January 27, 2020
Here at Swiftly, we believe in the power of data to improve how cities run. That’s why we regularly turn to data to understand what’s working in public transit, what’s not, and where the transit industry as a whole can benefit from change.
As we enter the new decade, public transit is in a greater state of flux than at any time in its history. On-demand apps have shaken the transportation space to its core and to a large degree have put the transit industry on the defensive. It’s a golden moment to understand what makes the industry tick.
To get an inside look at how transit professionals feel about transit’s shifting tides, Swiftly conducted a survey of nearly one hundred transit agencies across regions, departments, and roles, to glean trends and areas of opportunity within the industry. What resulted is a snapshot of the State of Public Transit in 2020.
Here’s what we found:
Over the last decade, traffic congestion has reached new highs, and transit agencies have deeply felt the effects. In particular, variability in traffic speeds has made it difficult for agencies to keep to their schedules, resulting in late buses, early departures, and frequent bunching.
In our survey, nearly a quarter of transit professionals listed on-time performance as their top concern for 2020. And it’s no wonder: 97% see a correlation between on-time performance and ridership.
In the coming decade, we anticipate that the connection between congestion and personal vehicle use will become a larger part of the broader dialogue in politics and public policy. We predict the conversation will shift toward favoring high-occupancy alternatives, including bus and rail, as answers to the problem.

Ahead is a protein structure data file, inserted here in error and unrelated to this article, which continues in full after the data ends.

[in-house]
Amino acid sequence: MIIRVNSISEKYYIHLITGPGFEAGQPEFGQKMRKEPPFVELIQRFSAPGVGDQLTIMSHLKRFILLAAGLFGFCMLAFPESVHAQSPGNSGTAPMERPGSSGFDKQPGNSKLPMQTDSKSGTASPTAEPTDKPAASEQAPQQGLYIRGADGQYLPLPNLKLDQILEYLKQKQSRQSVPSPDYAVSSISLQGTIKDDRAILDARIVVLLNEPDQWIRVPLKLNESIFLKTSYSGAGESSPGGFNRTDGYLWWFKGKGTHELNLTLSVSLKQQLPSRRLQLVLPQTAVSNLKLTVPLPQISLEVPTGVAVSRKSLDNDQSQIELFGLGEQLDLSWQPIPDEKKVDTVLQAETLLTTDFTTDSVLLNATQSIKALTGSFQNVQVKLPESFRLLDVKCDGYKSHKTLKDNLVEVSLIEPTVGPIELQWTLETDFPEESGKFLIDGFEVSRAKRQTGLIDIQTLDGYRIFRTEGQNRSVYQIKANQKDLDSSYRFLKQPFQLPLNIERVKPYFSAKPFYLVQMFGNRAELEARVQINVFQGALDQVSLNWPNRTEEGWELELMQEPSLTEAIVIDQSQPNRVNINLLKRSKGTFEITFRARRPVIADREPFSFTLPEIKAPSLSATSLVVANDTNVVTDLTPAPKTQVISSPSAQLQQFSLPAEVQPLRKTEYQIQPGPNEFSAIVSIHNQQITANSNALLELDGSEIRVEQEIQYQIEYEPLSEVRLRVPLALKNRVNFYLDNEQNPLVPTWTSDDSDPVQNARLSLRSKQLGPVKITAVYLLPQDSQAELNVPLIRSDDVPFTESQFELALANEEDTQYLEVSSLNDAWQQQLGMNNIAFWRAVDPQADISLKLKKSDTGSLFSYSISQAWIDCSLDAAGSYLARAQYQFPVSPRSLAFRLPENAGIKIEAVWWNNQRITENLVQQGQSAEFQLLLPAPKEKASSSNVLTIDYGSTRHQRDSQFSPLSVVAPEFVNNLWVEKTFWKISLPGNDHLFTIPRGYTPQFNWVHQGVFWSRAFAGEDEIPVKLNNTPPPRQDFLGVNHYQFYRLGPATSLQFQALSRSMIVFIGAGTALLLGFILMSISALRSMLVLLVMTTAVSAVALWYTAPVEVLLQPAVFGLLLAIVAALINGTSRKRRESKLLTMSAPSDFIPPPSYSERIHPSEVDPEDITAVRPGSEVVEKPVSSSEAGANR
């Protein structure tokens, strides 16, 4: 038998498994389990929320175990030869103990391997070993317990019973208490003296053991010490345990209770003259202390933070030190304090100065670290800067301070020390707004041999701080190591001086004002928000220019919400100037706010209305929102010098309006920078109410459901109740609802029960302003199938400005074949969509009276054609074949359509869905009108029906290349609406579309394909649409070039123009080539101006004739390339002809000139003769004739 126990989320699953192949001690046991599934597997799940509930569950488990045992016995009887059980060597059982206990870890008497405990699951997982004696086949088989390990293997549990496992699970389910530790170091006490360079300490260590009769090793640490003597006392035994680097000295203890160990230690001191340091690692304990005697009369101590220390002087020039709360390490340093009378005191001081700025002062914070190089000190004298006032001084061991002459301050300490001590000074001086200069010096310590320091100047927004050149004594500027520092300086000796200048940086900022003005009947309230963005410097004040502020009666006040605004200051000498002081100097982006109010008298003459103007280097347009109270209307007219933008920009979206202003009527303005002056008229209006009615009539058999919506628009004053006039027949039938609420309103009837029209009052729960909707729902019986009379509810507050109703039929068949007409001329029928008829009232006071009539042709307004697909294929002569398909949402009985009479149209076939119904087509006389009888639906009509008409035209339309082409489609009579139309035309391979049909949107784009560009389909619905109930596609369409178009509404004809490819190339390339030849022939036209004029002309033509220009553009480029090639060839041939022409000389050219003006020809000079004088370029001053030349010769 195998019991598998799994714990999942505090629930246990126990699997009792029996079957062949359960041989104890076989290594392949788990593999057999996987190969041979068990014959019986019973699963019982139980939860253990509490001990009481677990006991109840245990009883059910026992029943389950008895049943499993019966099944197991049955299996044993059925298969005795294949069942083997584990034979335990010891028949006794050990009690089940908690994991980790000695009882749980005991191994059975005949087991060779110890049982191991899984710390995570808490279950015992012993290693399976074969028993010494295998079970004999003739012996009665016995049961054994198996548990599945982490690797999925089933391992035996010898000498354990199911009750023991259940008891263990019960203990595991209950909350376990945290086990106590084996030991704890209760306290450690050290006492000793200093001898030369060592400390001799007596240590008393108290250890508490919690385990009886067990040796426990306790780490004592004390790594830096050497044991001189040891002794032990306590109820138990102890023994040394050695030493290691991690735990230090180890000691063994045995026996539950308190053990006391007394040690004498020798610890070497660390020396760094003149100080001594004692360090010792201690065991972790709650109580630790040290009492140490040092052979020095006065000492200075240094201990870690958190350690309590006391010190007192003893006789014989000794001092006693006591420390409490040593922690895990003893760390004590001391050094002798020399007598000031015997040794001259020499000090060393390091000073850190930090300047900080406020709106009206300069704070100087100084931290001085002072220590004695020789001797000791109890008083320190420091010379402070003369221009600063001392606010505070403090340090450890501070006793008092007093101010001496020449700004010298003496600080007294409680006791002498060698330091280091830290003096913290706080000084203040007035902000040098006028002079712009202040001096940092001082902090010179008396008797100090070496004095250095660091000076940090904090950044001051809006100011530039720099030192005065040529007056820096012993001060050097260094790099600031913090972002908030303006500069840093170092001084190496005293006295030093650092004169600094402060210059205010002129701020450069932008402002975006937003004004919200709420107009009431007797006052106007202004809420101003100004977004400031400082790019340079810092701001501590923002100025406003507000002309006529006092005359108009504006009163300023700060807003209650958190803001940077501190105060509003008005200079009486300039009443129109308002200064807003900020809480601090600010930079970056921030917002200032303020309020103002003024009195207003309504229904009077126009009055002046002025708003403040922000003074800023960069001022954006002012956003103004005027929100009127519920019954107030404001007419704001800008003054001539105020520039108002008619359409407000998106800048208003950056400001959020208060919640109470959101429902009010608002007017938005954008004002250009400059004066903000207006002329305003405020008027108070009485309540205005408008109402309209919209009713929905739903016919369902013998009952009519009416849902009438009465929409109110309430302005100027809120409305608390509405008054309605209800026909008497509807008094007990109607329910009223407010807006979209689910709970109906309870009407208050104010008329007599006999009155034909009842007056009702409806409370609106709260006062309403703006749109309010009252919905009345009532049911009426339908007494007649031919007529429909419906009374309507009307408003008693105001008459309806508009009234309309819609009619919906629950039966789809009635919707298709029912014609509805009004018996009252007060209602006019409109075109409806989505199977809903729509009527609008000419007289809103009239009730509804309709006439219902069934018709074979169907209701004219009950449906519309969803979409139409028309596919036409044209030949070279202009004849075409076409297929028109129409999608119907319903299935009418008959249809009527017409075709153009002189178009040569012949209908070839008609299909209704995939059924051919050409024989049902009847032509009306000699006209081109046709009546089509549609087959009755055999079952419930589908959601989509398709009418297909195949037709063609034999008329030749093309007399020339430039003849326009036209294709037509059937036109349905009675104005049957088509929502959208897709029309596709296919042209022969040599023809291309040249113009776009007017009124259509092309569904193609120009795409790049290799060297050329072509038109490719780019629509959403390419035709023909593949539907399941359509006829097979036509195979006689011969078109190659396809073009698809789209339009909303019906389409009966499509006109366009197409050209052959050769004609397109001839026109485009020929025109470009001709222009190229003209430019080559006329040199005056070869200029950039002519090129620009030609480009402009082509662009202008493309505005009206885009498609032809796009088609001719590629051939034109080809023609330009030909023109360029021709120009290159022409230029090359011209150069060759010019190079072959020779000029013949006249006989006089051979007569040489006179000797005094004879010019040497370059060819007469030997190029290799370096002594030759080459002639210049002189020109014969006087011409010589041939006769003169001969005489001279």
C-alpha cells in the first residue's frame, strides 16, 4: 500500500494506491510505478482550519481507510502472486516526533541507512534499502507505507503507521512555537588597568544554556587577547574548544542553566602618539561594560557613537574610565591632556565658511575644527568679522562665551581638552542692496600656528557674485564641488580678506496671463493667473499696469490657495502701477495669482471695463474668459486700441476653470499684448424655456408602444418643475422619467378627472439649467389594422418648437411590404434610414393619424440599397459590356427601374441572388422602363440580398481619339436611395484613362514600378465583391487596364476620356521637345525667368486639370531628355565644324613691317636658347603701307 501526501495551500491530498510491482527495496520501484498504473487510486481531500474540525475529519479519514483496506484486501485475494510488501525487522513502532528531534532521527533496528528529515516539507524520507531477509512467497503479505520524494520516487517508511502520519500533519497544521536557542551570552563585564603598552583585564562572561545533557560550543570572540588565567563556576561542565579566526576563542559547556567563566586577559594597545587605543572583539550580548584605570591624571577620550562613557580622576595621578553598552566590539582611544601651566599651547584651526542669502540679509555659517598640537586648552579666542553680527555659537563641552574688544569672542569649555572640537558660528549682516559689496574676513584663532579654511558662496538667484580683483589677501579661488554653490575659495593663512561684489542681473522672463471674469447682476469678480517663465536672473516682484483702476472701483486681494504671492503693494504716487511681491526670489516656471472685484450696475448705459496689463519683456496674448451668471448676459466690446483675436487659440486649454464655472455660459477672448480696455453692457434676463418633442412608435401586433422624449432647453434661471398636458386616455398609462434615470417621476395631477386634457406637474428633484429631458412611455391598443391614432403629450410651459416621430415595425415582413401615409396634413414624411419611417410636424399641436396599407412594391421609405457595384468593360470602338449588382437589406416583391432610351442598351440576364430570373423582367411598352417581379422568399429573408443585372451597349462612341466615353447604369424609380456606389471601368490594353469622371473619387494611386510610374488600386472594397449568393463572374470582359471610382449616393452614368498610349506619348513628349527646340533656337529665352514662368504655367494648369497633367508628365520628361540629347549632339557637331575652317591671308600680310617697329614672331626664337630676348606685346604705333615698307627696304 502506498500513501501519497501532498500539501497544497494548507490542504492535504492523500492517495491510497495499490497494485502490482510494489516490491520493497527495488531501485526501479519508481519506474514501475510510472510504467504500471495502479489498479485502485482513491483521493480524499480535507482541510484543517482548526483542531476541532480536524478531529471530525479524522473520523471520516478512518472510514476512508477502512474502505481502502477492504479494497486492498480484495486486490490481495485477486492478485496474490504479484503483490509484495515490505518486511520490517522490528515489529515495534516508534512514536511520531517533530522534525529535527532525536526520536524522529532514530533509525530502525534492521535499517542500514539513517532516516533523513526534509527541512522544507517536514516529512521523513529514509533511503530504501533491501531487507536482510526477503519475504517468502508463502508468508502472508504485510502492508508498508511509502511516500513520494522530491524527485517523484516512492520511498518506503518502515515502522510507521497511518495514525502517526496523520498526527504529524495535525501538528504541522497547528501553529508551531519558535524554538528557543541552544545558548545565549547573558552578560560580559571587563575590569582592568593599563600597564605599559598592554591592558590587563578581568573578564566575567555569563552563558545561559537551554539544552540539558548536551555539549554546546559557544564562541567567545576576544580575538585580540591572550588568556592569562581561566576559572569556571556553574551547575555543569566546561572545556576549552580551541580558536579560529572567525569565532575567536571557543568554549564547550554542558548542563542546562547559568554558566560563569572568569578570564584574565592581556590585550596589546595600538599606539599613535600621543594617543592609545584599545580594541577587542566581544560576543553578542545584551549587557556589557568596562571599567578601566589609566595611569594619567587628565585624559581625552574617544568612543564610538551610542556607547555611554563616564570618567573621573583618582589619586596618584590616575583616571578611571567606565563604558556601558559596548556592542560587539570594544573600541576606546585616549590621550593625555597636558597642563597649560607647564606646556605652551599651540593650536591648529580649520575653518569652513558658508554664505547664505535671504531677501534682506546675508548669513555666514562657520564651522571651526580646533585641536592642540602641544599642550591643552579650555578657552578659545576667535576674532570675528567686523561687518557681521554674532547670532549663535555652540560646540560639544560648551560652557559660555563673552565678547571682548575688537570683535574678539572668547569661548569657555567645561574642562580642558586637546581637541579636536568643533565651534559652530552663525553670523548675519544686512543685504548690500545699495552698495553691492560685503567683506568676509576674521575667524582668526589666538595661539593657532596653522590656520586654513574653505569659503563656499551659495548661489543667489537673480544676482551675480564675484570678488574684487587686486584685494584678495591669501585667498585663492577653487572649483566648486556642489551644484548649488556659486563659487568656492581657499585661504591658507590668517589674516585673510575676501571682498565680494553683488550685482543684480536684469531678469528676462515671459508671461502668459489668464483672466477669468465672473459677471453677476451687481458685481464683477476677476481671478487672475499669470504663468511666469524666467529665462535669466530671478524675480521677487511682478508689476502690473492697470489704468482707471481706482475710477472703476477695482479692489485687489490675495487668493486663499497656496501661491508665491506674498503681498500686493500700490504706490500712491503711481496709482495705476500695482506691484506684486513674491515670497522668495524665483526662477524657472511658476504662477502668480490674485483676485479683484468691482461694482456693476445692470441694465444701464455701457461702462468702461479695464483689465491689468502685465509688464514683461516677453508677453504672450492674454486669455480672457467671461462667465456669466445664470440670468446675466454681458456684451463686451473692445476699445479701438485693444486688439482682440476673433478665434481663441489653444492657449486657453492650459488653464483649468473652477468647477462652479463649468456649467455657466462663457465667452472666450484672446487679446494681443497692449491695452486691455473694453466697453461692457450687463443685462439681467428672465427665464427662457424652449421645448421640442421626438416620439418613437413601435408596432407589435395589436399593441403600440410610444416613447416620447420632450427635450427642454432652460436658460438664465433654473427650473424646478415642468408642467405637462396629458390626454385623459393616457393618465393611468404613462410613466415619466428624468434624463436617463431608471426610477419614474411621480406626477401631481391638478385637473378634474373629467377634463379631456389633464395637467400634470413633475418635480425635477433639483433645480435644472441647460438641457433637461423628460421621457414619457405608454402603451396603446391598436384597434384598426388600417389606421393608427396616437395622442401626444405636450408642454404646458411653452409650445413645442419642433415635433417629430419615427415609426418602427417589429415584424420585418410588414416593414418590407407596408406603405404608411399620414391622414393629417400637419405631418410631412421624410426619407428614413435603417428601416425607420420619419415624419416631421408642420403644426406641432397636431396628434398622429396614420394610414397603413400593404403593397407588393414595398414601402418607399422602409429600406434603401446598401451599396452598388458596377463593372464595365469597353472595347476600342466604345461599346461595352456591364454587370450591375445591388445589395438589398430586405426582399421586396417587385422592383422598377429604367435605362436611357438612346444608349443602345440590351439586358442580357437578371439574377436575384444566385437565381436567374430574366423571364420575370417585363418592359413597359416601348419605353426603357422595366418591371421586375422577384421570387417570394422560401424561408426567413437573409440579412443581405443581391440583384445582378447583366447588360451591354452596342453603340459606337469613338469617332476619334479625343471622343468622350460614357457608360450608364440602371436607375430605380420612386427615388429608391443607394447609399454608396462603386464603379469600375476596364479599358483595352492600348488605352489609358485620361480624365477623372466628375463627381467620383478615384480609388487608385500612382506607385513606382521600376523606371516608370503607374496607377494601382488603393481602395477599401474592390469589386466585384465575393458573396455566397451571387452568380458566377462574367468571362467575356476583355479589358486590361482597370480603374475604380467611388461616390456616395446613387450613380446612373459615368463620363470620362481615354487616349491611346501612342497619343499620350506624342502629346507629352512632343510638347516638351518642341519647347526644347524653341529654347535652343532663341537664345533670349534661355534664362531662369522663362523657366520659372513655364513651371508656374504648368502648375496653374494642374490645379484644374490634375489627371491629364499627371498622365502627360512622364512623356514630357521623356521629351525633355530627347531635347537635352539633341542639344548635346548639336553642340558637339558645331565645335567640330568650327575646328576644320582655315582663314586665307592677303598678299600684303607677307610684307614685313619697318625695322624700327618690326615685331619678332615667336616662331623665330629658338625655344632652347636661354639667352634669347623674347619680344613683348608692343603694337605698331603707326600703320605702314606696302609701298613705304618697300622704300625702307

This one shouldn’t come as too much of a surprise. With transit ridership trending downward in all but six cities in the US, transit professionals are eager to turn the trend around.
When asked why they chose to work in transit, most respondents had a noble or altruistic motive, like making their communities more accessible, improving economic mobility, or battling climate change. Transit professionals take that passion into work every day, with a majority saying they’d give up their cars for a year or even shave their heads to improve their agency.
In the coming decade, we predict that agencies will harness this passion and turn it into action with the power of data. In particular, we expect to see data used more regularly as a way to make the case — and win approval — for capital projects. We’ve already seen this work in places like Seattle and Austin, and we expect this to continue in the future.
Riders don’t take buses in a vacuum. They also, consciously or not, compare their experiences on public transit with experiences they have in other parts of their life. Modern transit users have come to expect accurate ETAs for Ubers and Lyfts, Amazon deliveries, and even take-out orders.